“The reburial of Franco's remains will take place in the morning of June 10th. They will be taken to the state pantheon Mingorrubio-El Pardo,” Deputy Prime Minister Carmen Calvo said following the cabinet meeting on Friday.
A man wearing a Franco-era Spanish flag among visitors at the Valley of the Fallen. Photo: AFP
The Socialist government of Pedro Sanchez made it a priority to remove Franco's remains from an imposing basilica in the Valle de los Caidos (Valley of the Fallen) near Madrid, which was built in part by political prisoners during his regime.
But despite pledging the move just days after taking power last June, the bid to exhume the remains of Franco, who ruled from 1939 to 1975, has run into difficulties and with a general election in April, time was running out.
But government in a bid avoid such a high profile resting place, wanted Franco's embalmed body to be relocated to a more discreet spot and insisted that the cathedral in the centre of Madrid was out of the question.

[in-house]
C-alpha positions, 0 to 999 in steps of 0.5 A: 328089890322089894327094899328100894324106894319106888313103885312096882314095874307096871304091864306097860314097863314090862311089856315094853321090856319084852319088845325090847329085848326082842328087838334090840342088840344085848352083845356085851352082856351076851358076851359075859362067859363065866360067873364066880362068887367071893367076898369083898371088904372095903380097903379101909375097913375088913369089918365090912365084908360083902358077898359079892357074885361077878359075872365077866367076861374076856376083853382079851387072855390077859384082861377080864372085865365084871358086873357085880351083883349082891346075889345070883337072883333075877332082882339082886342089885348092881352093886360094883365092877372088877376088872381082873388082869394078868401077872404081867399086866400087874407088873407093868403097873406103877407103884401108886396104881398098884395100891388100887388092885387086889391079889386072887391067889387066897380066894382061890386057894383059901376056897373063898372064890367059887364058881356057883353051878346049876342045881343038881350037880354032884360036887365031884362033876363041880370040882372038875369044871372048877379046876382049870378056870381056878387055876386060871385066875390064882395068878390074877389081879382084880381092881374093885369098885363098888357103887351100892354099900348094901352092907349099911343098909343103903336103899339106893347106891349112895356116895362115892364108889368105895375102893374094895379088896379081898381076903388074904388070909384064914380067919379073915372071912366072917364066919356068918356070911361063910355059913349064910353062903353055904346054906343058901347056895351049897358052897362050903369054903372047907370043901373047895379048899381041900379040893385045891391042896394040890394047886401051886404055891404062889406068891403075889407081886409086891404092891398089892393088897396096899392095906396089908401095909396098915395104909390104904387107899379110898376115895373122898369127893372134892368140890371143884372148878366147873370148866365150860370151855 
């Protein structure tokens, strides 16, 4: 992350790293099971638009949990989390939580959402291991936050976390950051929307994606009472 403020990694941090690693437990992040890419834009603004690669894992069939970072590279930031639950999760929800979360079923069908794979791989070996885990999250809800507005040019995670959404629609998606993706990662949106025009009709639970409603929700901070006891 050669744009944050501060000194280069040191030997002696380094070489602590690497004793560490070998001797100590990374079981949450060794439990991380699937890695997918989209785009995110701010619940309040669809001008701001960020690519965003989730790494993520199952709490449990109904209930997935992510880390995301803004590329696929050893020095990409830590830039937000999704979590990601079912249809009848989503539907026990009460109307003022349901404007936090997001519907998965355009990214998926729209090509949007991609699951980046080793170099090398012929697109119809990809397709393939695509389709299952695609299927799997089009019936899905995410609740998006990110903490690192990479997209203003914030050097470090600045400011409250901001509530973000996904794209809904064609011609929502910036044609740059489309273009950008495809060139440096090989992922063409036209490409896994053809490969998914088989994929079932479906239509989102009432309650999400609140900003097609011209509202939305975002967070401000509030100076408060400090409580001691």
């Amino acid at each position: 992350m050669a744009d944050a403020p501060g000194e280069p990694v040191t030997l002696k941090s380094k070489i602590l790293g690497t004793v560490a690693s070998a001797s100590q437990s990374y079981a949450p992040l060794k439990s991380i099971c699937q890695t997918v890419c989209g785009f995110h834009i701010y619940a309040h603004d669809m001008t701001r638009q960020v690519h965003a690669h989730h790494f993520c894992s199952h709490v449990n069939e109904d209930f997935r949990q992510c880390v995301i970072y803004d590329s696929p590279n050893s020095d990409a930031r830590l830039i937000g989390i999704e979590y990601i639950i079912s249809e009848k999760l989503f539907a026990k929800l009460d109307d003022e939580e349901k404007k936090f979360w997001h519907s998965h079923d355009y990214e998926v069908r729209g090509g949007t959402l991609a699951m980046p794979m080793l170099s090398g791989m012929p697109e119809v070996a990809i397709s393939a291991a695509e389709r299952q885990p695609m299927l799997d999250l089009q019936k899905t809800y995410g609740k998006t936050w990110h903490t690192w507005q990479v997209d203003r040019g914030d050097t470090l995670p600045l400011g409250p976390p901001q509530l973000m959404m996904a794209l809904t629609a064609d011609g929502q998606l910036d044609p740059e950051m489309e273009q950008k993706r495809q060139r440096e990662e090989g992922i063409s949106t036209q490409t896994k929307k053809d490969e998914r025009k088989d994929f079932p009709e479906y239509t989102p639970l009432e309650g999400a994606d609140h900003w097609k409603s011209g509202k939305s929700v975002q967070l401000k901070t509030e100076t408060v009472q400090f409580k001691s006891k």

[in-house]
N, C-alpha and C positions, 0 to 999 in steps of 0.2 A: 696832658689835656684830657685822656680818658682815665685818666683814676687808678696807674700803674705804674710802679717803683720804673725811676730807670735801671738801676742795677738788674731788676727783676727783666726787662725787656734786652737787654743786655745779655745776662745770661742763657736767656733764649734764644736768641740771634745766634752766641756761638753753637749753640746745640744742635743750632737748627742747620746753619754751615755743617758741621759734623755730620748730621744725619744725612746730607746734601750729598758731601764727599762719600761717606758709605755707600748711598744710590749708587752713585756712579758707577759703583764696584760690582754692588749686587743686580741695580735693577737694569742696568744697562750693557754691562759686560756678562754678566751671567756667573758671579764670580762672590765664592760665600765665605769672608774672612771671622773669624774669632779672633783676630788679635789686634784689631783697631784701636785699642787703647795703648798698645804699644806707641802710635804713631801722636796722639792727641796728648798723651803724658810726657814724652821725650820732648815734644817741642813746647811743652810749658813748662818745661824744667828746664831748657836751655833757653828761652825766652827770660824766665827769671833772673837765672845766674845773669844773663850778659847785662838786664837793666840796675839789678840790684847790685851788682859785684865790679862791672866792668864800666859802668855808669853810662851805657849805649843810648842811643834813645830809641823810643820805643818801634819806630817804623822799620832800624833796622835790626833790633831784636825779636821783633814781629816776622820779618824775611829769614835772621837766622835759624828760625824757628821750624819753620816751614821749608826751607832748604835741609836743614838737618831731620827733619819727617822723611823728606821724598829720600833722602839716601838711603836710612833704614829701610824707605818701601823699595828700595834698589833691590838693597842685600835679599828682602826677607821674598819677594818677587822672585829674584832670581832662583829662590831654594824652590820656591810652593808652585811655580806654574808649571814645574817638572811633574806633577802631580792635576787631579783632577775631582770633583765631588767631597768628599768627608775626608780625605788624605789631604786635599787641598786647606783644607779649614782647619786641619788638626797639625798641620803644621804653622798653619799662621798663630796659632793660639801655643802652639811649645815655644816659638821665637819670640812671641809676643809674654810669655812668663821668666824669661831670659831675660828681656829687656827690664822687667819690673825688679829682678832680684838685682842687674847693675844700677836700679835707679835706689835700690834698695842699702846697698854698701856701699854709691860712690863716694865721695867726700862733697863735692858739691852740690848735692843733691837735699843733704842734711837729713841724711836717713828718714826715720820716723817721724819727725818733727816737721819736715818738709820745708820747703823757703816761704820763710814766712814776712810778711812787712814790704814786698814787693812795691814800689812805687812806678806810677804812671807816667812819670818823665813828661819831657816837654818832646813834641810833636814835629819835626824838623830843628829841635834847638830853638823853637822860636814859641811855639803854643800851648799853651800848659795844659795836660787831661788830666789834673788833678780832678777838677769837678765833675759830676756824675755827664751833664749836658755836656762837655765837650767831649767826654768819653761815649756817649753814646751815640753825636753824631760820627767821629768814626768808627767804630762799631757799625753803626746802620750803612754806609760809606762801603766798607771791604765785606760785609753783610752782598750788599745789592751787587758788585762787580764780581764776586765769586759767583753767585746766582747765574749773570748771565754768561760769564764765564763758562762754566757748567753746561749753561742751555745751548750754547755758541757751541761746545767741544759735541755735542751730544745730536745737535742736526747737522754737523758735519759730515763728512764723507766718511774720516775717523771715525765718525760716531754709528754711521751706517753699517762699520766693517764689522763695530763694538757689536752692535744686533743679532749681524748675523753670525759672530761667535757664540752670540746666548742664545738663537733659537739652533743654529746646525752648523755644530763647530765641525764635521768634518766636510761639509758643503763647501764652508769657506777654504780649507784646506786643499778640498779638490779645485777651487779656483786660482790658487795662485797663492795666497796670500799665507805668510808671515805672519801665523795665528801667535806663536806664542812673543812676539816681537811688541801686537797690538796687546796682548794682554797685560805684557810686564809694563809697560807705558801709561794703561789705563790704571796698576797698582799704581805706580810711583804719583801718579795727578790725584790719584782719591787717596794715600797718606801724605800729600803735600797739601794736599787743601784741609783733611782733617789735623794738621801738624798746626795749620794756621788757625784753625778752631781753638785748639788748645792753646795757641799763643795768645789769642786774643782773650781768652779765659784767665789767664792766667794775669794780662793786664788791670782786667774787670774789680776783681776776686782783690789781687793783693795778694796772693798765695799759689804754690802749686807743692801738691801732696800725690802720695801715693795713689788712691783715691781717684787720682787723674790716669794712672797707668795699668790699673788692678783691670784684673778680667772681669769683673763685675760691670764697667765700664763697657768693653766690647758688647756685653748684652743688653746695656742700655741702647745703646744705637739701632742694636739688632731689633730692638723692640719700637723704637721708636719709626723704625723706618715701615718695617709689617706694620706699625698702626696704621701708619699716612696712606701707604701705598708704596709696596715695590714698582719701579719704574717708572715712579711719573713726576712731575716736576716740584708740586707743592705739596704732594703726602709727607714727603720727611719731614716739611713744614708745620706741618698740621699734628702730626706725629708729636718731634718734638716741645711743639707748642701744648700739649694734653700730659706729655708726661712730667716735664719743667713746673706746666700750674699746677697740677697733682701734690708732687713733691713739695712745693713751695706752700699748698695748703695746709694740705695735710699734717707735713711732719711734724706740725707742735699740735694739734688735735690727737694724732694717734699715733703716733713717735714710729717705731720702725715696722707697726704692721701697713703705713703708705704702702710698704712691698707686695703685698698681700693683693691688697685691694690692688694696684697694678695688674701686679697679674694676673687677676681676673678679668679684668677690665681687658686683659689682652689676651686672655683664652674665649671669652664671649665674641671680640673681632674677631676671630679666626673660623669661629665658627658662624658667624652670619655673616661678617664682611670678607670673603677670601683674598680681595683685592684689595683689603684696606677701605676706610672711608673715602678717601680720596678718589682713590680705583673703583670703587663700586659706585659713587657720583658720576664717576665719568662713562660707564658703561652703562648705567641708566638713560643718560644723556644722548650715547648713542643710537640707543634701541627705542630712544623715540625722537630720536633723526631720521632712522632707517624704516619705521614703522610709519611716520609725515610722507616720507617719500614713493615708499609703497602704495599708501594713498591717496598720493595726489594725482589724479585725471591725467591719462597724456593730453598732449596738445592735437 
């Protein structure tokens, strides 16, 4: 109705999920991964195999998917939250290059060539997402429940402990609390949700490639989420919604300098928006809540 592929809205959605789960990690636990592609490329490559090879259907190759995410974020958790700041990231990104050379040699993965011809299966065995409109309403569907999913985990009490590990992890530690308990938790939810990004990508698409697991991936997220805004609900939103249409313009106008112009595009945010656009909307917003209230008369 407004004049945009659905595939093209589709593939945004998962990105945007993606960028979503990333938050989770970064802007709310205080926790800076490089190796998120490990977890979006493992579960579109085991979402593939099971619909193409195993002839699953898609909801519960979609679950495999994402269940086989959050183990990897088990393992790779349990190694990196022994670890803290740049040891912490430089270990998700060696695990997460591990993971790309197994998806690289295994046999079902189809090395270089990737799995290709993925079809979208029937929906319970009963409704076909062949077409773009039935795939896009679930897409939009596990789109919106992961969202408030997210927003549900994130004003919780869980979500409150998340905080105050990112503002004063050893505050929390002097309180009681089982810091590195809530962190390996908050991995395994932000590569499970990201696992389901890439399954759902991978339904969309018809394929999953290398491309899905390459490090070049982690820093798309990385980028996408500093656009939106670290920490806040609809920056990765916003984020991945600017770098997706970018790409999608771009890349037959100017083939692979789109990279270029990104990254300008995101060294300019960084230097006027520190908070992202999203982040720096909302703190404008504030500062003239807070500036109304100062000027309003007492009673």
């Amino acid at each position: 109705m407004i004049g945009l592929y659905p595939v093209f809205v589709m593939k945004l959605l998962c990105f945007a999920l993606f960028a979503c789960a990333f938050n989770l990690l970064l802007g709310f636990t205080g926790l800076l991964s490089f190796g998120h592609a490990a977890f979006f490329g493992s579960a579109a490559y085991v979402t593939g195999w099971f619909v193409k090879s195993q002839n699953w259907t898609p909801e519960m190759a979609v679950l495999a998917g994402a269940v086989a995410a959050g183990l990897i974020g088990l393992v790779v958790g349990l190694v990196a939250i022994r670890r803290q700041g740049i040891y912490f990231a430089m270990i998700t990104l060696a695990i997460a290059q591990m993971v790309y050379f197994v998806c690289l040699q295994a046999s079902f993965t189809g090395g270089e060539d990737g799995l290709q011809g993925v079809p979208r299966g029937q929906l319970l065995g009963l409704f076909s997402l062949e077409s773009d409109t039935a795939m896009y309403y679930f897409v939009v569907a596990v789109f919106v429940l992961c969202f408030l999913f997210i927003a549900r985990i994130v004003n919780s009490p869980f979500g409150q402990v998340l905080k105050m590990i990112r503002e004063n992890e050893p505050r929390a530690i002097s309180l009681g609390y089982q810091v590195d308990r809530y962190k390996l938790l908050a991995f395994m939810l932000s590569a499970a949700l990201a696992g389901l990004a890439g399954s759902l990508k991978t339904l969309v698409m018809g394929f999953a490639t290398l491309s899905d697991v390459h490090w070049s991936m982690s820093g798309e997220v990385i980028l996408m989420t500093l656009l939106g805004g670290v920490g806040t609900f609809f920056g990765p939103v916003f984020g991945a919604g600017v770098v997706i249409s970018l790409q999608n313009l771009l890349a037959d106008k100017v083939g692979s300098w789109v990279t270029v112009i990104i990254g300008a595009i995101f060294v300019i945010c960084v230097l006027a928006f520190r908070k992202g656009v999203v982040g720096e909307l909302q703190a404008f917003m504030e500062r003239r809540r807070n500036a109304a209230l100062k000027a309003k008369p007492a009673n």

Fresh flowers on Franco's grave in the Valley of the Fallen. Photo: AFP
In a report prepared last November, the government said it fears such a central site as the Almudena, would only attract an even larger number of visitors. This would pose a significant headache for security forces as it is right next door the Royal Palace.
Instead the government has suggested that a grave in the Mingorubbio cemetery in El Pardo, a town on the edge of Madrid where the Franco family had a palace, would be ideal.
His wife, Carmen Polo was buried there on her death in 1988.
The Mingorubbia cemetery has been suggested for reburial.
But there are still fears that any new burial site will become a place of pilgrimage for admirers of Franco and supporters of fascism.
Last year alone, 366,000 people visited the Valley of the Fallen, according to ticket sales at the site – 150,000 of them in the July and August after the newly installed Spanish government announced plans to exhume him.
The National Francisco Franco Foundation, which defends the memory of the dictator, has said it will appeal the move at the Supreme Court.
“When you attack Franco, you attack my family, over half of Spain, the monarchy and the Church which protected him,” Franco's great-grandson Luis Alfonso de Borbon said in an interview published in conservative daily newspaper La Razon in October.